Should Bitcoin have a place in your portfolio’s strategy? As we close Q3 we wonder how inflation, slowing recoveries, and potential market corrections in the US will affect returns—does Bitcoin offer a solution to these problems?
1. The death of the 60-40
You cannot depend on bonds anymore to offset your equity risk—the Fed will want to normalized interest rates in the coming decades, but it is for sure not going to happen in the coming years without causing a house of cards moment in markets. The other problem is inflation rising, making real returns (returns adjusted for inflation) terrible.
Then along comes blockchain capital markets solutions that promise to get the world rid of rent seeking middlemen and inefficiencies, and then Bitcoin (BTC) blows up beyond 2018 levels. Efficient market hypothesis becomes something of a bad word, and investors turn their attention to Bitcoin, much like you are doing reading this article.
Here’s what we see:
2. BTC performance
The bandwagon logical fallacy of following another’s argument because an entire group of people agree with that argument couldn’t have been more correct with Bitcoin in the aftermath of the March 2020 crash. 2020 returns neared 160%, and 340% year to date which on average translates to an average annual return of 180% since its inception.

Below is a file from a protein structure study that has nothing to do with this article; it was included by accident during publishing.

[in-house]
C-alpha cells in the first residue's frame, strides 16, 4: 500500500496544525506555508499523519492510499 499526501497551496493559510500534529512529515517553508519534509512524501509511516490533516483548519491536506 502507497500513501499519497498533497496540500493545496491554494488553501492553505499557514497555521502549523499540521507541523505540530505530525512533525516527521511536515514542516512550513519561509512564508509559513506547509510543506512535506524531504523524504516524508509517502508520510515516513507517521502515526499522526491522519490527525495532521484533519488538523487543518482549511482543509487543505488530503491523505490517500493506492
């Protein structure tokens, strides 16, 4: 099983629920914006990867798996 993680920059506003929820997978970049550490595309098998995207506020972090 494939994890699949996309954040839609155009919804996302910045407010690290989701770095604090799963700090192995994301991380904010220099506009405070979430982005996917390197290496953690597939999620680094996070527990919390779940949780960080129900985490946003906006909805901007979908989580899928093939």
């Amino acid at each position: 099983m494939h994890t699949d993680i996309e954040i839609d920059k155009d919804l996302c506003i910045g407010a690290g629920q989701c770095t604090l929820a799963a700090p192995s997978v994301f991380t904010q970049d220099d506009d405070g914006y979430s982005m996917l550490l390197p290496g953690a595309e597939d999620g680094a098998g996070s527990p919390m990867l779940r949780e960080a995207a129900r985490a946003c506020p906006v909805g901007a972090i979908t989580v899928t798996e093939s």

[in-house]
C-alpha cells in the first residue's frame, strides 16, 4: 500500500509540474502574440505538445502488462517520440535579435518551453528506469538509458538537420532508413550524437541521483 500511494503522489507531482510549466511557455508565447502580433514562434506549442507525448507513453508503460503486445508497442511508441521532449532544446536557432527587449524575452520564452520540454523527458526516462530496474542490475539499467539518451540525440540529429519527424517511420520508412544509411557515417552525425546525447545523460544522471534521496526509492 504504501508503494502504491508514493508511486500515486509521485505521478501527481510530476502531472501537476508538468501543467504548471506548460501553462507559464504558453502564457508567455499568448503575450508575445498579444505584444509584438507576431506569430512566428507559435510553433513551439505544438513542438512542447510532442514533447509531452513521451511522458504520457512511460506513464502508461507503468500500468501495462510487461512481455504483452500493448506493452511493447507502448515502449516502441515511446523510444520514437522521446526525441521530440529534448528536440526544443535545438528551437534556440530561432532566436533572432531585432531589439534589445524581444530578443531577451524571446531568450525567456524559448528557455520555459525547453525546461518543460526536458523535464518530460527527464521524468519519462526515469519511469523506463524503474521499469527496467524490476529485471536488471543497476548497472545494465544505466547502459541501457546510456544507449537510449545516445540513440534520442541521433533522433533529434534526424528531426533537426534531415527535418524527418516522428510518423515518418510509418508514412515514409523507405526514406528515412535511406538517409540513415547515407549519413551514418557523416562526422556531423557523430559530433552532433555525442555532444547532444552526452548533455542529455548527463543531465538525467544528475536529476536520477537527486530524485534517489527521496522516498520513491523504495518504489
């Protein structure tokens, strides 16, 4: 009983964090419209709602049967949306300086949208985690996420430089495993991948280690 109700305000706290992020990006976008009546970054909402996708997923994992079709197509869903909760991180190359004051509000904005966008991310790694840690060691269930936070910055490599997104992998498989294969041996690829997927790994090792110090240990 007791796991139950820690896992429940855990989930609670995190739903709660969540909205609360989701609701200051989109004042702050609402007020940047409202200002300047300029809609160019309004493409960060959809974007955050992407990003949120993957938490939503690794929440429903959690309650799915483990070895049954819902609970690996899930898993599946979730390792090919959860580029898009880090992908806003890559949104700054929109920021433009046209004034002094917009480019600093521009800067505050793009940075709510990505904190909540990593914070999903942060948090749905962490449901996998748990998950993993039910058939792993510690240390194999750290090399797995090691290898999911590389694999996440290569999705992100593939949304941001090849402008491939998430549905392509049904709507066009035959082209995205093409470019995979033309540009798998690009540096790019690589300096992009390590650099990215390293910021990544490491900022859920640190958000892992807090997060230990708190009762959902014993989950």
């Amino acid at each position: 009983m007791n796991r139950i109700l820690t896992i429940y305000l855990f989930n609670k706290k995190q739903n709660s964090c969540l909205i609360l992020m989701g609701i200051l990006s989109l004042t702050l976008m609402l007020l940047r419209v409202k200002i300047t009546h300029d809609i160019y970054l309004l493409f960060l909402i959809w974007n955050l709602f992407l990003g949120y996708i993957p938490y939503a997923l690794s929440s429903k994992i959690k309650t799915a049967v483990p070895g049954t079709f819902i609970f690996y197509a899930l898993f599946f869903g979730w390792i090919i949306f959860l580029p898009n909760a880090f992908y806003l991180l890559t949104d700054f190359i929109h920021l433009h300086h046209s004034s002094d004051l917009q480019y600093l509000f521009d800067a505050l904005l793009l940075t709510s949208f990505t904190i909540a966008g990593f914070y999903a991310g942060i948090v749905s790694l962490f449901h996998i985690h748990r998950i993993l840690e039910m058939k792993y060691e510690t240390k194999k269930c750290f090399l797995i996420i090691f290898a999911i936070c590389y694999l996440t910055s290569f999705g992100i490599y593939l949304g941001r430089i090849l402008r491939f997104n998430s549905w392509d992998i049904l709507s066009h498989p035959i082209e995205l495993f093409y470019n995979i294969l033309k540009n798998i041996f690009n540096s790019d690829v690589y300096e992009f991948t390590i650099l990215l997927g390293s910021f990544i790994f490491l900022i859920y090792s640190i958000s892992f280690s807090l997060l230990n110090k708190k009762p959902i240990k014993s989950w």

From a historical perspective, though a short history indeed, Bitcoin’s risk-adjusted returns look attractive. However lately, it is its price performance that is a top rationale for portfolio exposure though this is less good for diversification efforts and inflation protection which we look at below.
3. BTC volatility
Volatility (risk, or standard deviation) is a big point of contention for Bitcoin and cryptocurrencies. BTC sees large movements on account of ownership concentration and its limited supply. It has produced relatively high risk-adjusted returns despite one of the highest volatilities in the cross-asset space as shown in the following graph:
Graphic source: BoA
Bitcoin volatility volumes could indicate cyclicality where BTC exhibits similar characteristics to foreign exchange currencies that see capital control and hyperinflation. Standard deviation, which is used to describe risk in financial models, is shown in the following graph to be in a league of its own compared to Gold, Silver, and the Euro.
Graphic source: BoA
4. BTC correlations
BTC is no longer un-correlated to financial assets and in fact, cryptocurrencies positively correlate with equities and commodities. However, we have seen a neutral to slightly negative correlation to haven assets like the US dollar and US treasuries. BTC correlates with risk assets such as the MSCI World, and it highly correlates with risky FX, but negatively correlates with the Swiss Franc.
Here is a table showing some of the correlation figures between the top cryptocurrencies, numbers that show BTC is not correlated with others—this is because usually, BTC’s crash is another’s treasure.
5. BTC inflation